NWAC


Press Release – For Immediate Release   Ottawa, ON (May 14, 2009) – Today the Native Women’s Association of Canada (NWAC), the Assembly of First Nations (AFN) and the AFN Women’s Council united to express their opposition to the federal Bill C-8, An act respecting family homes situated on First Nation reserves and matrimonial interests or rights in or to structures and lands situated on those reserves.   NWAC and the AFN (including the AFN Women’s Council), all agree that Bill C-8 will do nothing to solve the problems associated with Matrimonial Real Property (MRP) on-reserve; that the federal government failed in its duty to consult and accommodate the views of First Nations; and, as a result, the Bill is fatally flawed and cannot be fixed. It should not proceed to committee.   NWAC President Beverley Jacobs says NWAC held meetings with Aboriginal women prior to the introduction of Bill C-47 and produced a “Peoples Report” that included a number of solutions to address MRP. Bill C-47, the predecessor to Bill C-8, and this Bill, C-8, ignore all of those recommendations.   “Aboriginal women, who we met with and who were directly affected by the lack of legal recourse of MRP, stated over and over again that their voices needed to be included in the creation of any legislation,” said NWAC President Jacobs. “They also highlighted non-legislative solutions for the short, medium and long term. We need to ensure that the voices of the women that we talked to are heard and that their solutions are implemented. The resources are needed to implement the non-legislative solutions as soon as possible.”   AFN Women’s Council Chair Kathleen McHugh agrees that there was no effective consultation process. She added that Bill C-8 also ignores the recommendations of the Minister of Indian Affairs’ own Ministerial Representative on MRP, Wendy Grant John, who tabled a report stating that unilateral imposed federal legislation is not the answer.   The organizations are in agreement that Bill C-8 is a one dimensional approach to a complex problem that does not address the real issues in communities.   “All Bill C-8 does is force families into provincial courts. This is not a solution. For many families it’s unaffordable and it will also force families in remote communities to endure long waiting periods before their case can be heard,” said the Chair of the AFN Women Council. President Jacobs agrees, and states that, “I am also deeply concerned that Bill C-8 will put women who are experiencing family violence at further risk by forcing them to wait long periods for justice without adequate social supports, services or shelters.”...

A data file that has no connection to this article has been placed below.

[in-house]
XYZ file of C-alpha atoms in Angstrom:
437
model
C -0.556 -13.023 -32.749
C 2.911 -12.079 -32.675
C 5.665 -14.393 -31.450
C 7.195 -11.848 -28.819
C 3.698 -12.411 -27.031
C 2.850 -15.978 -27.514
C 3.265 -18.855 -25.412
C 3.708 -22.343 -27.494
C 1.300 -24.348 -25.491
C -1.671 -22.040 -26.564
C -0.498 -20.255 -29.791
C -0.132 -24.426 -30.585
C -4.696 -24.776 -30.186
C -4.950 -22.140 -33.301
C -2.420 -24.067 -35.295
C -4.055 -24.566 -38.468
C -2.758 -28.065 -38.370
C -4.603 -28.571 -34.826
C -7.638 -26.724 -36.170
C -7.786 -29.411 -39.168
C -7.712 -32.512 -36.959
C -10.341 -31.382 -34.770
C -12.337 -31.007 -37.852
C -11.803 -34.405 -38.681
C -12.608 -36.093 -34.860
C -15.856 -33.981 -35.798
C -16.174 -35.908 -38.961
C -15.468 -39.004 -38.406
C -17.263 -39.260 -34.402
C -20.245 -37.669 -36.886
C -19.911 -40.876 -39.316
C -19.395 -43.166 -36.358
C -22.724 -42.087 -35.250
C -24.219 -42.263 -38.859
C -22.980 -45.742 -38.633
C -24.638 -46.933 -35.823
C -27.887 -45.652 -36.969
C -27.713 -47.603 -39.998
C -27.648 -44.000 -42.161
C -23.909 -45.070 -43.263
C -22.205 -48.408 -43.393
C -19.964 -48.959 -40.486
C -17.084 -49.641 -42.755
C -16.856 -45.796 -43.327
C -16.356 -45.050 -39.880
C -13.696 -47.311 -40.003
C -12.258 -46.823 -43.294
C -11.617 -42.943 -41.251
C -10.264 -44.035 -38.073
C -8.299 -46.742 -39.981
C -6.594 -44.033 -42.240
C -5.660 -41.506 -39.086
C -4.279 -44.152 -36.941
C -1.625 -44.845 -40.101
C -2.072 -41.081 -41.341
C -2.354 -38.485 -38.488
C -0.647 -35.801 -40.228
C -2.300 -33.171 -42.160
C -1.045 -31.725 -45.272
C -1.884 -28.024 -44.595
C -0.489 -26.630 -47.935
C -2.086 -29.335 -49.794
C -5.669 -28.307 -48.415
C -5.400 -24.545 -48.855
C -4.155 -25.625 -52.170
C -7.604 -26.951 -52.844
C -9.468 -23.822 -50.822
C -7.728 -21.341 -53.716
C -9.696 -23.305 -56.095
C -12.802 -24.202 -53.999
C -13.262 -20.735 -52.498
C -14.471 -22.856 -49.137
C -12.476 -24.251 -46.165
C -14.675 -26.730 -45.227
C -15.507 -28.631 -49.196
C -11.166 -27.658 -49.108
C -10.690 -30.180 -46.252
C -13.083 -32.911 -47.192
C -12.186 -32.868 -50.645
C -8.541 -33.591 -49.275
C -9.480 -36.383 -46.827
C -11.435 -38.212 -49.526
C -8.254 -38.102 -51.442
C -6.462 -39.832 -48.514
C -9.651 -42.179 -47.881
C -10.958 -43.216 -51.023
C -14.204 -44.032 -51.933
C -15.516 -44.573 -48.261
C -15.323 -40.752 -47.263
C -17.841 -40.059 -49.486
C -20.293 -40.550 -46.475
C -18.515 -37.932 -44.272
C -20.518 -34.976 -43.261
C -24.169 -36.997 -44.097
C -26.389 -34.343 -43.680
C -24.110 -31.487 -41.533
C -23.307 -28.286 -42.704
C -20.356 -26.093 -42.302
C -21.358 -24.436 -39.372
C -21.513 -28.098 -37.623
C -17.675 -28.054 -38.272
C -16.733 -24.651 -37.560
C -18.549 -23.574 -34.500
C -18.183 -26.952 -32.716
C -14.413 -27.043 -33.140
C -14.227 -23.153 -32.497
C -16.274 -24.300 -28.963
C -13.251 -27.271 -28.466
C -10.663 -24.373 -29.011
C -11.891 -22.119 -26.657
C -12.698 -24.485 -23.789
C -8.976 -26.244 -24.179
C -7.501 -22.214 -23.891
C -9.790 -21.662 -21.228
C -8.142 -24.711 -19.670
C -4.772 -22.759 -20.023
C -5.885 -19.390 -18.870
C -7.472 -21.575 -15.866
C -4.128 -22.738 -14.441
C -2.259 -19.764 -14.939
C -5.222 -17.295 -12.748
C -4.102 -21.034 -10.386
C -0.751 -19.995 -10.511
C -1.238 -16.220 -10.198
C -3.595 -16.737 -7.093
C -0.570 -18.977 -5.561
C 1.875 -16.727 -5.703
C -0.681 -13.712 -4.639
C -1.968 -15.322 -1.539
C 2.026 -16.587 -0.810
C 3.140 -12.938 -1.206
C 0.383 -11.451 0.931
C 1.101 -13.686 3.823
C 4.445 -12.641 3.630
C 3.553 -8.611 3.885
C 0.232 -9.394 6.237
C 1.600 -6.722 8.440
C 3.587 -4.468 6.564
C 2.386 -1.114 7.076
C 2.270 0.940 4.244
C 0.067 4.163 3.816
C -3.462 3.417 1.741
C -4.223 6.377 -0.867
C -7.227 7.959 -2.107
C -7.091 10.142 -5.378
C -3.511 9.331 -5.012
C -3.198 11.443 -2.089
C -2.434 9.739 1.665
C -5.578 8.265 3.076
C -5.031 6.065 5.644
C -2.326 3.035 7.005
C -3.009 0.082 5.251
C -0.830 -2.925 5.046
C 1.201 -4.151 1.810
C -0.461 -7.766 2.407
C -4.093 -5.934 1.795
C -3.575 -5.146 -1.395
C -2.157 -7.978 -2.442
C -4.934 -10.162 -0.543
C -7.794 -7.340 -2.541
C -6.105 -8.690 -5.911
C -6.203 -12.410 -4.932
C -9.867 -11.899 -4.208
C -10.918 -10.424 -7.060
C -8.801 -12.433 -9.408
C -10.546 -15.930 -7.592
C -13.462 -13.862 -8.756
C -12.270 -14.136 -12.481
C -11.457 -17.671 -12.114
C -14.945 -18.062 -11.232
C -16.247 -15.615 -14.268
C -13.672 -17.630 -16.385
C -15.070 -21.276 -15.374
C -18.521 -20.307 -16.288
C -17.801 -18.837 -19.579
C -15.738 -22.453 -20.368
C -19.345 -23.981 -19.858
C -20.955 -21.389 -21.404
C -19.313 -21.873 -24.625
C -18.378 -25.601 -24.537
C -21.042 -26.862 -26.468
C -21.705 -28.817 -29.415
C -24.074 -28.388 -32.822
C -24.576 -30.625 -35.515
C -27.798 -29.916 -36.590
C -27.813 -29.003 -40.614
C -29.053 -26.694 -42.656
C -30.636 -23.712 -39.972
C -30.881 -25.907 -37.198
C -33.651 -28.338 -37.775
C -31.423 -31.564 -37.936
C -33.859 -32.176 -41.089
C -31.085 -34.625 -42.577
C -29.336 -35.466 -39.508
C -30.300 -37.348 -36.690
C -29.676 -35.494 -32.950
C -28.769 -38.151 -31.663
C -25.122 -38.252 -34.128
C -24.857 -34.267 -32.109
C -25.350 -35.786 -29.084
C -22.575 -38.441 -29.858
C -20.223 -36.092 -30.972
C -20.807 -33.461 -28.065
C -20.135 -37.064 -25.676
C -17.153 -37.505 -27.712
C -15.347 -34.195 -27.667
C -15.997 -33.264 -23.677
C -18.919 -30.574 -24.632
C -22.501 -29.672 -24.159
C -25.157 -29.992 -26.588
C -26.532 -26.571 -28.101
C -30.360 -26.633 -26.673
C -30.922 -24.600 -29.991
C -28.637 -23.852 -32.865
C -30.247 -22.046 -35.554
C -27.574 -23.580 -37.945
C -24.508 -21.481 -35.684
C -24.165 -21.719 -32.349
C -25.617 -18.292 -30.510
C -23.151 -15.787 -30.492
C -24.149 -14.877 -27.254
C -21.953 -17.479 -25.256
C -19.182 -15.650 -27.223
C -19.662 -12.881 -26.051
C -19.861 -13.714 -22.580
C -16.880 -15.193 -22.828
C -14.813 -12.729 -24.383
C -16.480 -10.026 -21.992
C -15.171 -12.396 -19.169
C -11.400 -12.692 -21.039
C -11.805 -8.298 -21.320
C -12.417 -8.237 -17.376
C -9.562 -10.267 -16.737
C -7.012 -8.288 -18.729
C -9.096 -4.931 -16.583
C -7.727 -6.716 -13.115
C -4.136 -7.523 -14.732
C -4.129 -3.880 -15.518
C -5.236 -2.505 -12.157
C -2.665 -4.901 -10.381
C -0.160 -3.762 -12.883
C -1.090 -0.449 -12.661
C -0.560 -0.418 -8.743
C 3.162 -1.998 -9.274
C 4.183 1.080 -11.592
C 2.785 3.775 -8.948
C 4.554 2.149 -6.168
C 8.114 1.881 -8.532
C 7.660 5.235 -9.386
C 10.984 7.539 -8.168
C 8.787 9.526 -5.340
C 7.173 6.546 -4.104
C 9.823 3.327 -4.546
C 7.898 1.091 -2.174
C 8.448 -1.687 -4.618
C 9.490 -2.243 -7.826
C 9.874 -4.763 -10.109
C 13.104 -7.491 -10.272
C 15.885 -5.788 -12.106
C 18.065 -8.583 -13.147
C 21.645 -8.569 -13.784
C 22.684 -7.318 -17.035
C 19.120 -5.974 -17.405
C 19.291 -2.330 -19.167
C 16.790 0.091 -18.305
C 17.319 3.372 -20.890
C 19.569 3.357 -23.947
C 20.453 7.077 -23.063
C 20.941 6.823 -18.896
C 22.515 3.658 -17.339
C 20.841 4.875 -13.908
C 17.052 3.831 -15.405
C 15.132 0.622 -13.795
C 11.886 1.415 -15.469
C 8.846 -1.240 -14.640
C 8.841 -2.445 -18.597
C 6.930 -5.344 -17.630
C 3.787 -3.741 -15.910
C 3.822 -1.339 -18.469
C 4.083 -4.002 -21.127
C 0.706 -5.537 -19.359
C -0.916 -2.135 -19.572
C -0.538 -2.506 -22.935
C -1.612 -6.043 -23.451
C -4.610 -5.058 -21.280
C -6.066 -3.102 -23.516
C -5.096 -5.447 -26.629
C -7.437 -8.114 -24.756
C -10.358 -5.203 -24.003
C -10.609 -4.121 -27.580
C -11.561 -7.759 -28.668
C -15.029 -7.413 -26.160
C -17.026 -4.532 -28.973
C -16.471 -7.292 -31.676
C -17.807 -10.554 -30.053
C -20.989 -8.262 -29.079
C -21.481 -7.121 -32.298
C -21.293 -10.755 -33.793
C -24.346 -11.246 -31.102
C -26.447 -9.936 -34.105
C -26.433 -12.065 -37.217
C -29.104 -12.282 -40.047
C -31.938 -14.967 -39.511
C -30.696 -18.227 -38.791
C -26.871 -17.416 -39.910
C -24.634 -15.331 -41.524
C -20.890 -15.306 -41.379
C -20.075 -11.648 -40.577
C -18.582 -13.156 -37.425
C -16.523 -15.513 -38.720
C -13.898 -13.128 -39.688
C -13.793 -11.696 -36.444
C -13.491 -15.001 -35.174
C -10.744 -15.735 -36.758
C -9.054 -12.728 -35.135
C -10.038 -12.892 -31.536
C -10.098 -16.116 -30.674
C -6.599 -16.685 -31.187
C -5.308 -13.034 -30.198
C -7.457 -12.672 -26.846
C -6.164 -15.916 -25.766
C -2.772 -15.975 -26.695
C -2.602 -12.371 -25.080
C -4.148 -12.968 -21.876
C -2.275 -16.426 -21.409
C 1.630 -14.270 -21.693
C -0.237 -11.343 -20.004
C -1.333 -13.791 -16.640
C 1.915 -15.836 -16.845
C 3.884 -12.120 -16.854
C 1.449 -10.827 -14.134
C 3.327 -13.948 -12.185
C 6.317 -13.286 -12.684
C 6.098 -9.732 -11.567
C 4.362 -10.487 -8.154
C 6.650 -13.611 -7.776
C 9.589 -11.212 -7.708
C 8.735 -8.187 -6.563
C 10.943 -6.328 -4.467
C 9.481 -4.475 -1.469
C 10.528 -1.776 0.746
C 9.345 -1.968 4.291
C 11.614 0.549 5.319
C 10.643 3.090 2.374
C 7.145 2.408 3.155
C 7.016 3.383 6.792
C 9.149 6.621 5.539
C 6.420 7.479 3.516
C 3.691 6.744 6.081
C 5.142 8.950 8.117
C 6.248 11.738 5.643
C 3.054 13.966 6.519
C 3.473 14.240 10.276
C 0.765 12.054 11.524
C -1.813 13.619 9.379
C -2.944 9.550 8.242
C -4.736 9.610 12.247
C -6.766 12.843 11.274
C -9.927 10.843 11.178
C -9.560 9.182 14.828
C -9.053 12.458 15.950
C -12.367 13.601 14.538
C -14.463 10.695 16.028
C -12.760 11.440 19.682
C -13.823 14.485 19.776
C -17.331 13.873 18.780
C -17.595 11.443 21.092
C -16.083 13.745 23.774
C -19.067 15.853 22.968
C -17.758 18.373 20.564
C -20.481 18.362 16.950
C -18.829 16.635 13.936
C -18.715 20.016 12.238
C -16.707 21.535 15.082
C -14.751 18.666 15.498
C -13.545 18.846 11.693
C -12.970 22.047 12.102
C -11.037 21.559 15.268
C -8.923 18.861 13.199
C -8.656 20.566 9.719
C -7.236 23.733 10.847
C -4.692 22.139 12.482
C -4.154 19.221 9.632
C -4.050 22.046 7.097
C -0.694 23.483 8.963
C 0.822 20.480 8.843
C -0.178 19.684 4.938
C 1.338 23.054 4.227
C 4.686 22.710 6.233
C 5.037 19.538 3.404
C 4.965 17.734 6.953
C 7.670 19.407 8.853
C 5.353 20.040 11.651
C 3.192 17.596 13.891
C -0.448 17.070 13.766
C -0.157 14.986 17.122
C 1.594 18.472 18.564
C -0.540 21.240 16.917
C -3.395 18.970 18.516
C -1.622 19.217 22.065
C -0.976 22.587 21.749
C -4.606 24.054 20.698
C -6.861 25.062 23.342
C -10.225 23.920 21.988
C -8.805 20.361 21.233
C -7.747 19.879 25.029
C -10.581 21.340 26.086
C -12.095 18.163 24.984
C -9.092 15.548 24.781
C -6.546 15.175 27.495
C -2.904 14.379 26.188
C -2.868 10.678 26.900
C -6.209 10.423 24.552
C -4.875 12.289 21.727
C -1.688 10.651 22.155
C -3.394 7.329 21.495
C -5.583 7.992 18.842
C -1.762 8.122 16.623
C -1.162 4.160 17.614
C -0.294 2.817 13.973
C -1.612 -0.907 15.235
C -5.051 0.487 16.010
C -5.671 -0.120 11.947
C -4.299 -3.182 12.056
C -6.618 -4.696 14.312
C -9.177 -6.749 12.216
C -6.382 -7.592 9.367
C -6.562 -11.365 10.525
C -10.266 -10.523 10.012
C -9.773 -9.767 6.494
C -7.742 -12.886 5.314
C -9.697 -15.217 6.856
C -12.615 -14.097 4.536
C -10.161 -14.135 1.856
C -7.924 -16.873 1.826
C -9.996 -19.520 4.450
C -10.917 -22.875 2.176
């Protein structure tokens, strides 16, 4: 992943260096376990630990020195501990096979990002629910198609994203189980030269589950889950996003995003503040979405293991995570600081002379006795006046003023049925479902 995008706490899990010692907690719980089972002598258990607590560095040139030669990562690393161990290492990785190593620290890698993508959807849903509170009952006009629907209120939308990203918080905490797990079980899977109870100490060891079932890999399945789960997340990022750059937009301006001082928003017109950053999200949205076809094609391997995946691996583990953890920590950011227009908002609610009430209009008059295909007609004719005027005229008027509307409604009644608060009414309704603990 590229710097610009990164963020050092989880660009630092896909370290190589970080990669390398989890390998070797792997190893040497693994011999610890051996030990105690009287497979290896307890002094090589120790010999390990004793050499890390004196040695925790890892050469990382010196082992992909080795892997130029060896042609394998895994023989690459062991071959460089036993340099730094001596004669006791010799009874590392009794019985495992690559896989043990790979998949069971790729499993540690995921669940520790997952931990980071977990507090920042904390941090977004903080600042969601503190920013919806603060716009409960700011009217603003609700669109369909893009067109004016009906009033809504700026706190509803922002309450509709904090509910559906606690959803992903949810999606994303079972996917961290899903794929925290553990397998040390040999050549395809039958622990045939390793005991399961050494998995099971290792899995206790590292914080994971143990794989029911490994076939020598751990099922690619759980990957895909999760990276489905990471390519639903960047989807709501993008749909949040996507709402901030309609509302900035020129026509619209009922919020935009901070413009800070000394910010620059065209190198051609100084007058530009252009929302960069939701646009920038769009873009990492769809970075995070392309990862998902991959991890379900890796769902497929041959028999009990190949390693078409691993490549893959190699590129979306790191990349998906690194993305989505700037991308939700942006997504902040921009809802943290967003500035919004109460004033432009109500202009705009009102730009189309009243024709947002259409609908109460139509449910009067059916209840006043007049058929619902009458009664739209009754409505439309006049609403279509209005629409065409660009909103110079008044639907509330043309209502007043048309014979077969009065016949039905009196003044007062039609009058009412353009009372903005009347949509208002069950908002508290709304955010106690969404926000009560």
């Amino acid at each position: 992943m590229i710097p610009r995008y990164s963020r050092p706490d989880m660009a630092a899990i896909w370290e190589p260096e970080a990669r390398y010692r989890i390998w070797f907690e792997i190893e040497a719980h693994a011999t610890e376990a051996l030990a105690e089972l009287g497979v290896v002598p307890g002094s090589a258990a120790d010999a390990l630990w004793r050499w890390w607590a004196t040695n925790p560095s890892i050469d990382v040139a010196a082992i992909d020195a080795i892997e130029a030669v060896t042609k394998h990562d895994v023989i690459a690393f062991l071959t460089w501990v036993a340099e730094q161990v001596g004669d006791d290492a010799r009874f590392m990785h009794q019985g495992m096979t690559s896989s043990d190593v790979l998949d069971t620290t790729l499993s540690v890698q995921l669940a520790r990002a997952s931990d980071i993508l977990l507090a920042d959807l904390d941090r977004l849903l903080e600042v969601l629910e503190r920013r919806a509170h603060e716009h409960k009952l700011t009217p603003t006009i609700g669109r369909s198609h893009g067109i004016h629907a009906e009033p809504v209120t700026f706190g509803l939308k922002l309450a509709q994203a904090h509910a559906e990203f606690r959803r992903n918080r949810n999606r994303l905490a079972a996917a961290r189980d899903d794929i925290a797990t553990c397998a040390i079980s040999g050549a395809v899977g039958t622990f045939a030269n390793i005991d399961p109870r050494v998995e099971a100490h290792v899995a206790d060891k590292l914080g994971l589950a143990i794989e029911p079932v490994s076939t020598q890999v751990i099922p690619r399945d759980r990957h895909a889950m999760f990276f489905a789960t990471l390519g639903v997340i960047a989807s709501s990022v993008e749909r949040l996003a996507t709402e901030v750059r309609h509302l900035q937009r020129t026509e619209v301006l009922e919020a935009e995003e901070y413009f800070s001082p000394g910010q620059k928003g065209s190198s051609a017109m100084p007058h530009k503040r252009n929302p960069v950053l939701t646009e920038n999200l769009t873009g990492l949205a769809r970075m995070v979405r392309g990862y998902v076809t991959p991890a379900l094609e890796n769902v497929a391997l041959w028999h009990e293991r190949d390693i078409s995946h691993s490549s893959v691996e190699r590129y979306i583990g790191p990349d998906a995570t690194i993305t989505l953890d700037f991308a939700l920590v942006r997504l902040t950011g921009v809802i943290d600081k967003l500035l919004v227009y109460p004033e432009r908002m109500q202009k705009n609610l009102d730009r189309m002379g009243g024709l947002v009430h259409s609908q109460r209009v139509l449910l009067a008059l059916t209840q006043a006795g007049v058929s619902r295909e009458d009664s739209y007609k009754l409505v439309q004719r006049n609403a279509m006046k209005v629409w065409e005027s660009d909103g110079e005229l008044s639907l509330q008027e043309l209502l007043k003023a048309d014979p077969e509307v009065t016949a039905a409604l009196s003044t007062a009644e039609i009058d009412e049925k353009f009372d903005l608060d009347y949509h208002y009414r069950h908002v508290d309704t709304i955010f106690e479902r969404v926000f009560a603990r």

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On Monday, March 16th, Beverley Jacobs came to speak at the McCord Museum in Montreal. Jacobs is the president of NWAC, an Aboriginal rights lawyer, and was a lead researcher in Amnesty International’s 2004 study Stolen Sisters: Discrimination and Violence against Indigenous Women in Canada. She also currently works to raise awareness across the country via NWAC’s Sisters in Spirit campaign. The root causes of violence against Indigenous women in Canada, from a forced shift away from the Matrilineal basis of many First Nations to patriarchal modes of determining “status,” was the crux of Jacobs’ talk. The Indian Act and the Indian Status Card are only two of many symbols of a deeply flawed change of direction that has caused First Nations communities, but particularly the women, to suffer brutally. Jacobs comes from the Mohawk Bear Clan in Six Nations, Grand River, and has a deep sense of history which she shared with those who came out to listen. Montreal is part of her traditional territory and the one request she made of her audience at the end of the night was: “Learn about the land you’re living on. Learn about its history.” Seeing as how one can’t find such historical knowledge in the educatioonal system, her words resonated deeply; a more personal kind of challenge was felt by many and seemingly embraced. In the photo directly above, Jacobs holds a Two Row Wampum Belt. The two rows represent Native and White cultures co-existing side-by-side without interfering in each others’ way of life. Jacobs sees the agreement as profoundly violated, but only by one party. Also in this picture: Kevin Daniels, National Chief of the Congress of Aboriginal Peoples. To hear Beverley Jacobs speak in Montreal, click here:...

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